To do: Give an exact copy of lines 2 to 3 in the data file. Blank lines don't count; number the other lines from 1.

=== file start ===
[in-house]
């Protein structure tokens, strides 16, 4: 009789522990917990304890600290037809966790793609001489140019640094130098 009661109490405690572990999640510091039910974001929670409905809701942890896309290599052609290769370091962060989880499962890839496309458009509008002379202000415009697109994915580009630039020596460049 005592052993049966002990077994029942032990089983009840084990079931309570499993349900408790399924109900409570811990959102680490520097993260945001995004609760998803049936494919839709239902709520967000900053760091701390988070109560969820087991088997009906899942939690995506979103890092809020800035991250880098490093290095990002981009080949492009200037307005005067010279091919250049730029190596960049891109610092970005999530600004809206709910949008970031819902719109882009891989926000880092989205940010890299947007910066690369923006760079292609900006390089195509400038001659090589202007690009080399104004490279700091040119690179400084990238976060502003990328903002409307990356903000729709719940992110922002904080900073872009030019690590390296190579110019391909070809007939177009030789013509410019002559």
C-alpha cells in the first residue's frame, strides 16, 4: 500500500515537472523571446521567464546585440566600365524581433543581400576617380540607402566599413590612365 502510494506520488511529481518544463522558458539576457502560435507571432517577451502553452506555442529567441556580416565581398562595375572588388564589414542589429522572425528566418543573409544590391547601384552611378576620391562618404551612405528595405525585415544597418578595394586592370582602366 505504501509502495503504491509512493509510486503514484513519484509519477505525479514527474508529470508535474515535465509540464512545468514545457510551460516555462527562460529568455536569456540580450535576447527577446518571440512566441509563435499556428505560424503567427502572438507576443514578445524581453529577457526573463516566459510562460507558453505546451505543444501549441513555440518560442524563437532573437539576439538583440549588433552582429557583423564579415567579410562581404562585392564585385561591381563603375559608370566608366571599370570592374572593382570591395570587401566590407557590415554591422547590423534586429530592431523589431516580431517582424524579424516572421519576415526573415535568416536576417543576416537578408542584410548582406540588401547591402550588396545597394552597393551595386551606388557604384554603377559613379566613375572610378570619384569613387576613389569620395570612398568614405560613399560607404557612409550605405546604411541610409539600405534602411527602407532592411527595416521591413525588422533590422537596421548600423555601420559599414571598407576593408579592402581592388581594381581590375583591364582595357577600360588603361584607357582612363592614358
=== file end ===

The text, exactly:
């Protein structure tokens, strides 16, 4: 009789522990917990304890600290037809966790793609001489140019640094130098 009661109490405690572990999640510091039910974001929670409905809701942890896309290599052609290769370091962060989880499962890839496309458009509008002379202000415009697109994915580009630039020596460049 005592052993049966002990077994029942032990089983009840084990079931309570499993349900408790399924109900409570811990959102680490520097993260945001995004609760998803049936494919839709239902709520967000900053760091701390988070109560969820087991088997009906899942939690995506979103890092809020800035991250880098490093290095990002981009080949492009200037307005005067010279091919250049730029190596960049891109610092970005999530600004809206709910949008970031819902719109882009891989926000880092989205940010890299947007910066690369923006760079292609900006390089195509400038001659090589202007690009080399104004490279700091040119690179400084990238976060502003990328903002409307990356903000729709719940992110922002904080900073872009030019690590390296190579110019391909070809007939177009030789013509410019002559």
C-alpha cells in the first residue's frame, strides 16, 4: 500500500515537472523571446521567464546585440566600365524581433543581400576617380540607402566599413590612365 502510494506520488511529481518544463522558458539576457502560435507571432517577451502553452506555442529567441556580416565581398562595375572588388564589414542589429522572425528566418543573409544590391547601384552611378576620391562618404551612405528595405525585415544597418578595394586592370582602366 505504501509502495503504491509512493509510486503514484513519484509519477505525479514527474508529470508535474515535465509540464512545468514545457510551460516555462527562460529568455536569456540580450535576447527577446518571440512566441509563435499556428505560424503567427502572438507576443514578445524581453529577457526573463516566459510562460507558453505546451505543444501549441513555440518560442524563437532573437539576439538583440549588433552582429557583423564579415567579410562581404562585392564585385561591381563603375559608370566608366571599370570592374572593382570591395570587401566590407557590415554591422547590423534586429530592431523589431516580431517582424524579424516572421519576415526573415535568416536576417543576416537578408542584410548582406540588401547591402550588396545597394552597393551595386551606388557604384554603377559613379566613375572610378570619384569613387576613389569620395570612398568614405560613399560607404557612409550605405546604411541610409539600405534602411527602407532592411527595416521591413525588422533590422537596421548600423555601420559599414571598407576593408579592402581592388581594381581590375583591364582595357577600360588603361584607357582612363592614358